Viral photo of near-empty library shelves sends powerful message: 'We removed every book with content that could offend someone'

Schools are increasingly aiming to ban young adult books from their libraries — something a public library in Texas is taking aim at through Facebook. (Photo: Getty Images)
Schools are increasingly aiming to ban young adult books from their libraries — something a public library in Texas is taking aim at through Facebook. (Photo: Getty Images)

Efforts to ban books at school libraries — particularly those telling the stories of LGBTQ youth — have been in overdrive recently. And now a Facebook post on the topic has gone viral.

The pair of side-by-side photos, shared by Pflugerville Public Library in Texas, aims to provide a visual of what library shelves might look like if everything containing subject matter that could cause someone discomfort was to be removed.

"This is a before and after shot of what a single shelving unit in the library's Teen Space would look like if we removed every book with content that could offend someone," the caption begins. "Out of 159 books, there are ten left on the shelves. We removed books that contained profanity, teen drinking, religious content, racism, magic, abuse, sexual content, and more. But in taking away those books, we also removed examples of friendship, love, courage, creativity, faith, forgiveness, reality, resilience, humor, and history."

The library, it continues, provides an array of choices. "You get to decide which books you and your family check out."

When reached by Yahoo Life for more discussion about the post, which has racked up more than 6,000 likes and over 6,500 shares since it was first posted on Thursday, a spokesperson for the Pflugerville Library says it "will not be taking any interviews" as the folks there believe their social media posts "stand on their own" and that "pulling the story out of that medium loses some of the context, great conversation and feedback we received…"

Just a sampling of that feedback included the comment, "First time I read the Christian Bible I was horrified by the violence, genocide, rape, incest, lying, and cruelty. It is also a book containing insight, wisdom, courage, faithfulness, compassion, and love," with another person responding with, "Amen."

Some expressed concern about the post, asking for confirmation that the books were returned to the shelves, to which the library responded, "All of these books were reshelved and will continue to be in circulation. This was just a visual thought experiment about censorship."

Some deemed the post to be "exaggerated" and even suggested it was hypocritical, with one noting, "Willing to bet that the same liberals complaining about removing books are the same ones cheering the tearing down of historic statues and markers to satisfy their own prejudice."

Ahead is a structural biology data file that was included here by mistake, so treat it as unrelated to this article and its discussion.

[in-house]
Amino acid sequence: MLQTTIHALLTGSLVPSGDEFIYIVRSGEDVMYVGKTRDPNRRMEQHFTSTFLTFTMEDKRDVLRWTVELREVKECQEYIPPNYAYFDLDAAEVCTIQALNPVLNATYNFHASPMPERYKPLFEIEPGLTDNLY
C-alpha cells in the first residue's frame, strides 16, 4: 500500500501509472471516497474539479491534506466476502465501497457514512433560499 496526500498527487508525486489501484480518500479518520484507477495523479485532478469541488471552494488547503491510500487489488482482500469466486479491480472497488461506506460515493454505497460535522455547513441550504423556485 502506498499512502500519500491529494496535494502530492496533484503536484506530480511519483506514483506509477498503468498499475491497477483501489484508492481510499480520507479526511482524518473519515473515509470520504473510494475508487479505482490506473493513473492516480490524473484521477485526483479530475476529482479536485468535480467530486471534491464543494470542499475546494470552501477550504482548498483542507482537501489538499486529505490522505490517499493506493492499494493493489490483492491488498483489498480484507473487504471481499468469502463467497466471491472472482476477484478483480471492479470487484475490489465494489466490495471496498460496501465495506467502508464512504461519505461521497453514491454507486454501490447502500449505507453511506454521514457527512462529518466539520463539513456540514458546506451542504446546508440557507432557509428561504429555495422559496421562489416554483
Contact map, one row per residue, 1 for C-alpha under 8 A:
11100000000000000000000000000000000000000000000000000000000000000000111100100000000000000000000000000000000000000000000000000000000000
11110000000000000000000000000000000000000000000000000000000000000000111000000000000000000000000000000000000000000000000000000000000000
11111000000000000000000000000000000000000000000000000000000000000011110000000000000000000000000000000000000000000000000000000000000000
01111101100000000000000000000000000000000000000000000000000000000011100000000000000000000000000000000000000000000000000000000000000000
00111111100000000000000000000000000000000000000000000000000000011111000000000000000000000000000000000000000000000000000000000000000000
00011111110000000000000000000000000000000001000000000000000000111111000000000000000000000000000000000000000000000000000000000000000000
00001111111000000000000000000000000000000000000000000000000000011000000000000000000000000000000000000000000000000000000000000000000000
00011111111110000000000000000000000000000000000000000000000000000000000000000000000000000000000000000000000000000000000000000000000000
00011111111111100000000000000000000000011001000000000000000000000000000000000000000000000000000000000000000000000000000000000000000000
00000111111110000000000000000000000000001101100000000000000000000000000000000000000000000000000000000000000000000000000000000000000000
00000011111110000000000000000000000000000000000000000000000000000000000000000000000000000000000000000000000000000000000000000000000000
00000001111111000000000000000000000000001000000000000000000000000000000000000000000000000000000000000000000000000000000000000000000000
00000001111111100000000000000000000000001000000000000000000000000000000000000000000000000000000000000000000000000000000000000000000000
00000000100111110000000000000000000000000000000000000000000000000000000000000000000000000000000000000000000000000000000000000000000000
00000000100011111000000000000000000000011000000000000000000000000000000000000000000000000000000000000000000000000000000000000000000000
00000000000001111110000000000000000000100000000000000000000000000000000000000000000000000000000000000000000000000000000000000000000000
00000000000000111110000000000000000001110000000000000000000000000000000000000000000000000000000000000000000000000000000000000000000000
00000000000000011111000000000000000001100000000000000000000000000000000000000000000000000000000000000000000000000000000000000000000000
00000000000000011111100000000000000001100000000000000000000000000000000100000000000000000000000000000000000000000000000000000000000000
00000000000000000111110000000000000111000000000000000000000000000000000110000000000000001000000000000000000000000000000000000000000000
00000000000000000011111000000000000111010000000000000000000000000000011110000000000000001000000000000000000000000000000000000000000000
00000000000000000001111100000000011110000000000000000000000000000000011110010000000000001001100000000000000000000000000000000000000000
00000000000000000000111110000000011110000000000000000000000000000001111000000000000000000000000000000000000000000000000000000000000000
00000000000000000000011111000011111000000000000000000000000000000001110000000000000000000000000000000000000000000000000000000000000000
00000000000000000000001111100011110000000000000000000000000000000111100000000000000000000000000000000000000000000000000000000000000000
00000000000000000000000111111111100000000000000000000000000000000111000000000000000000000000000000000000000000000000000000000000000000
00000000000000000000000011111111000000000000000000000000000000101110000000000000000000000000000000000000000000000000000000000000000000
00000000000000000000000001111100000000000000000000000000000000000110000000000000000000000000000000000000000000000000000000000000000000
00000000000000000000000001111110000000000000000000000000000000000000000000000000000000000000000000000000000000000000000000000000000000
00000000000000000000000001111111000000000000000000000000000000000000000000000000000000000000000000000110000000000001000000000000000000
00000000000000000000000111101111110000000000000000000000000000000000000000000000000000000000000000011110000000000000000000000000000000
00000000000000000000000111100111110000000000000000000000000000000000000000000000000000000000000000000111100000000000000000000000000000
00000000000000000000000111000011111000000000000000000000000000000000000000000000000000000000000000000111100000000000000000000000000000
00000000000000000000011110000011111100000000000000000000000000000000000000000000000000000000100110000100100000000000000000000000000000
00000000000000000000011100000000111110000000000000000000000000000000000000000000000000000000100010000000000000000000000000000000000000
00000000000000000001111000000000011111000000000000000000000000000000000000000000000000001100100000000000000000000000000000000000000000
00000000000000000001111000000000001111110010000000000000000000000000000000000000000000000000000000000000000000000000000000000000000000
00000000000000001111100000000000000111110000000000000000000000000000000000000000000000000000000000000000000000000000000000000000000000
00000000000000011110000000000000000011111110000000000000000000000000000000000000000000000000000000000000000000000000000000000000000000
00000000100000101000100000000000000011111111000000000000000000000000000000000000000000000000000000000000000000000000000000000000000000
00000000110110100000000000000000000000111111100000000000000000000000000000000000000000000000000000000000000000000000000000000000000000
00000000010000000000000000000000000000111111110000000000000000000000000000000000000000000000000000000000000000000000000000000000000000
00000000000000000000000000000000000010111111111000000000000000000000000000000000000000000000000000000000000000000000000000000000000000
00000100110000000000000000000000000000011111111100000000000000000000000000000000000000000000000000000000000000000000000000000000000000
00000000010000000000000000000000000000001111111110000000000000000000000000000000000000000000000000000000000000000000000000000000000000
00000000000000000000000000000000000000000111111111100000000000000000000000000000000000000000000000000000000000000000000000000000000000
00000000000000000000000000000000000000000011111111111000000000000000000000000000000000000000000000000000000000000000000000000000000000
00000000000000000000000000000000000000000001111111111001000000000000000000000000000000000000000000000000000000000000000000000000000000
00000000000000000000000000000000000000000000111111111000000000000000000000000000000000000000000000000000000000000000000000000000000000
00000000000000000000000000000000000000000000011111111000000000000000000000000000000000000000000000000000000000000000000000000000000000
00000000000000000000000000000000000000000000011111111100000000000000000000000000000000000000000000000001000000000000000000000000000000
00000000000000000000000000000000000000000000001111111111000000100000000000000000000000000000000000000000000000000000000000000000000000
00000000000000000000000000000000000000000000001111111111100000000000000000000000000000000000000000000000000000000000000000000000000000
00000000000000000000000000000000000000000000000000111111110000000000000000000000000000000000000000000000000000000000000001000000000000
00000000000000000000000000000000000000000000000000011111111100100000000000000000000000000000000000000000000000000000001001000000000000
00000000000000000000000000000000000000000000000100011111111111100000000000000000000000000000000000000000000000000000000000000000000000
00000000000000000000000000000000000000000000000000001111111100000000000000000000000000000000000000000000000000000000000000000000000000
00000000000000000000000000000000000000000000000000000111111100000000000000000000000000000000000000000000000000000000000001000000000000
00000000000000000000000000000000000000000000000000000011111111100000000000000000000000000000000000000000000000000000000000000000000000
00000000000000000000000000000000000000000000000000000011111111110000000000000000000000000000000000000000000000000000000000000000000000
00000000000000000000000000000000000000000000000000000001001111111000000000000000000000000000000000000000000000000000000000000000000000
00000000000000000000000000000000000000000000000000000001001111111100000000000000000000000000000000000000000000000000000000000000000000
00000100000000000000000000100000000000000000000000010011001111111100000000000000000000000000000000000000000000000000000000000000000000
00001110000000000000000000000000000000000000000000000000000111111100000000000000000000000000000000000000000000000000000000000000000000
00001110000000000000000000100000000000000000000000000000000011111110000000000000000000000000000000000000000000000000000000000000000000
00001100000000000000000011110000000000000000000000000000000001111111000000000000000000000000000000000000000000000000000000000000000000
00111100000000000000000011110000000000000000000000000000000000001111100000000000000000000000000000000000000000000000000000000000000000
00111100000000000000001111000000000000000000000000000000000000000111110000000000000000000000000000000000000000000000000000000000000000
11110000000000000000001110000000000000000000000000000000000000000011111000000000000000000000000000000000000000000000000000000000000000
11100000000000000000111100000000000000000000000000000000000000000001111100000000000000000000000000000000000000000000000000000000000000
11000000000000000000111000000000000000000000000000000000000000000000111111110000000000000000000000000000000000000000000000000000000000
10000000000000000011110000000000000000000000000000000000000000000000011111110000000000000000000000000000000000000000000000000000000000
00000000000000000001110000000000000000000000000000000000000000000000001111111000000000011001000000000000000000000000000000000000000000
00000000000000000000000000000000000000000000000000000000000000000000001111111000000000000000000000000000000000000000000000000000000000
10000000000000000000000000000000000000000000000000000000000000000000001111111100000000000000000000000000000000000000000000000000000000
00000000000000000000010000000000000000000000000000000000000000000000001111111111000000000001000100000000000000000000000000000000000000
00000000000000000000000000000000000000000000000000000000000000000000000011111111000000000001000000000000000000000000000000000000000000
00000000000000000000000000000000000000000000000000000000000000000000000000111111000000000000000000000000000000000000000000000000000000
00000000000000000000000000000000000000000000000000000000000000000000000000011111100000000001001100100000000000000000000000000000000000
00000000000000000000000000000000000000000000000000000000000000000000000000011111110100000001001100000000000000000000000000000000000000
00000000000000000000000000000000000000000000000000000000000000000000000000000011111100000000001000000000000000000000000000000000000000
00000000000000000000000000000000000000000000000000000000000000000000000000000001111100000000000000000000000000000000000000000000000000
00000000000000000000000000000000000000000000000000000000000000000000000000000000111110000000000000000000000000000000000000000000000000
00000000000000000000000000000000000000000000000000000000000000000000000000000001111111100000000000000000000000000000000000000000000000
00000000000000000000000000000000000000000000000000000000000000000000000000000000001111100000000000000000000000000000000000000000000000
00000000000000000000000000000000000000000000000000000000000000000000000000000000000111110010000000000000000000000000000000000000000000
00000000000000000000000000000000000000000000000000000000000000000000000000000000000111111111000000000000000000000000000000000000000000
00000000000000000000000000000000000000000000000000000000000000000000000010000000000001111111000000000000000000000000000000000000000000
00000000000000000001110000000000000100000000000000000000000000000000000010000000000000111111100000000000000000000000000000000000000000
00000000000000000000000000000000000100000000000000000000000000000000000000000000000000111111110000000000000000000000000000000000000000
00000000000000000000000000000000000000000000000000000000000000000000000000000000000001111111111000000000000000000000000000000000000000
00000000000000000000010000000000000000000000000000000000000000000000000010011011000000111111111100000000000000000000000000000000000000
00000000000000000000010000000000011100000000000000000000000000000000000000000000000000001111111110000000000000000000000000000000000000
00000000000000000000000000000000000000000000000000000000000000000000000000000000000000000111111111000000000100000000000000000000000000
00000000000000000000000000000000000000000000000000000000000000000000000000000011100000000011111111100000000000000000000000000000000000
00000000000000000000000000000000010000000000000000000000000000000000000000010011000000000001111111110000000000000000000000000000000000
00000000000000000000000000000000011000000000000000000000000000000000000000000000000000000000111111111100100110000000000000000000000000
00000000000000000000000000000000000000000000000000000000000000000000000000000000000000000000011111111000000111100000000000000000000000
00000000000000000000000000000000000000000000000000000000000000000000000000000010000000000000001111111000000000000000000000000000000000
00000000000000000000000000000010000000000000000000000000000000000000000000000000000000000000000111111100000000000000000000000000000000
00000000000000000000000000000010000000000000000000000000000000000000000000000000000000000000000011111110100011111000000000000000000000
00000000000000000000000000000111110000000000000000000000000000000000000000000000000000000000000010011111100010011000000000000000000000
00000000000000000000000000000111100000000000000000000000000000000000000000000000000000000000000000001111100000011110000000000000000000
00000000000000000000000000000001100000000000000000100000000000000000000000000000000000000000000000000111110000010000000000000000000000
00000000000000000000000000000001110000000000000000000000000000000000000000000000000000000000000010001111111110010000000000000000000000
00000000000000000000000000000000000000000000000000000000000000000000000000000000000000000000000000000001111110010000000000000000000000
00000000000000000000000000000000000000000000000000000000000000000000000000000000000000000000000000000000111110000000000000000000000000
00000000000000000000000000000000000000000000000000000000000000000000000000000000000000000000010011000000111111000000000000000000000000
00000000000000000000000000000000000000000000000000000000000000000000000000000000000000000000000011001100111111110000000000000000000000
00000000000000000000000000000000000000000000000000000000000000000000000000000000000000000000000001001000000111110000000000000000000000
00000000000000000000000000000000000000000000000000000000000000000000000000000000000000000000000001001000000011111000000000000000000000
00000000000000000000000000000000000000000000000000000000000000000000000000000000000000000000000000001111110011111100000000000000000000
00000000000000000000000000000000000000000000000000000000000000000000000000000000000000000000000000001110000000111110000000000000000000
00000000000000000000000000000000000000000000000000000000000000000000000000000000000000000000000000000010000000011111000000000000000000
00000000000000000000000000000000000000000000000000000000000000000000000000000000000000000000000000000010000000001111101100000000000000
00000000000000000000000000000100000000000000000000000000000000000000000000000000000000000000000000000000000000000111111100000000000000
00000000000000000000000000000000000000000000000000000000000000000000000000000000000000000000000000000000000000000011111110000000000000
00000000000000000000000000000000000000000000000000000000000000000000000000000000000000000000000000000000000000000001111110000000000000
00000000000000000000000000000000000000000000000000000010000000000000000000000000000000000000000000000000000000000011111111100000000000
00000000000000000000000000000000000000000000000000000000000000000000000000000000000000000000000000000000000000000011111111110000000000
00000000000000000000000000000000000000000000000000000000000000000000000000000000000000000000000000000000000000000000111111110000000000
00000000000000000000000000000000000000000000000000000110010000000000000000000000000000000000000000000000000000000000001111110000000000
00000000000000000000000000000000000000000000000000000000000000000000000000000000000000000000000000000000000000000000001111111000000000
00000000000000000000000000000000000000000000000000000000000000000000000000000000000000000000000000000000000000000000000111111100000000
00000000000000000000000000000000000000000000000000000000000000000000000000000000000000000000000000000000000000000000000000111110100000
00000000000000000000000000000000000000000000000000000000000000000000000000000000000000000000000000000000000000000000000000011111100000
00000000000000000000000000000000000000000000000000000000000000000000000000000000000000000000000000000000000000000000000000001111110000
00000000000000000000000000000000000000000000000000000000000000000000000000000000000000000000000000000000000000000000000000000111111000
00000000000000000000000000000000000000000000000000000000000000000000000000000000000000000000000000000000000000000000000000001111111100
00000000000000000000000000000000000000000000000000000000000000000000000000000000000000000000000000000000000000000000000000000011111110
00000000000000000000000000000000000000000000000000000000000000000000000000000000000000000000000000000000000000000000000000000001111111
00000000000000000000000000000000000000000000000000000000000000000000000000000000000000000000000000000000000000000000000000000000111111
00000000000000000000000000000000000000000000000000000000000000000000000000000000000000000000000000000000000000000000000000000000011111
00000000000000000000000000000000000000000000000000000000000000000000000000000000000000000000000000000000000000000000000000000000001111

But the vast majority praised the library for speaking out, saying the post was "amazing" and made them "proud," thanking the library "for staying strong in the face of ignorance" and comparing book banning to Nazism.

The post is an apparent response to a flood of recent attempts to ban young adult books with anti-racism content as well as sexual content, including Gender Queer: A Memoir — which parents have derided as "porn." Complaints about the book have even prompted Texas Gov. Greg Abbott to write to the Texas Association of School Boards ordering districts to "shield children from pornography and inappropriate content." The author, Maia Kobabe, wrote out about the challenges, also happening in Virginia — where just this week the Spotsylvania County School Board voted unanimously to have all books with "sexually explicit content" removed from shelves of school libraries. In that Washington Post opinion piece, she warned, "Removing or restricting queer books in libraries and schools is like cutting a lifeline for queer youth, who might not yet even know what terms to ask Google to find out more about their own identities, bodies and health."

As Deborah Caldwell-Stone, director of the American Library Association’s Office for Intellectual Freedom, told Michele Goldberg for her New York Times opinion piece on the rash of book challenges, "What we're seeing is really this idea that marginalized communities, marginalized groups, don’t have a place in public school libraries, or public libraries, and that libraries should be institutions that only serve the needs of a certain group of people in the community."

But Pflugerville, for one, will not be following along.

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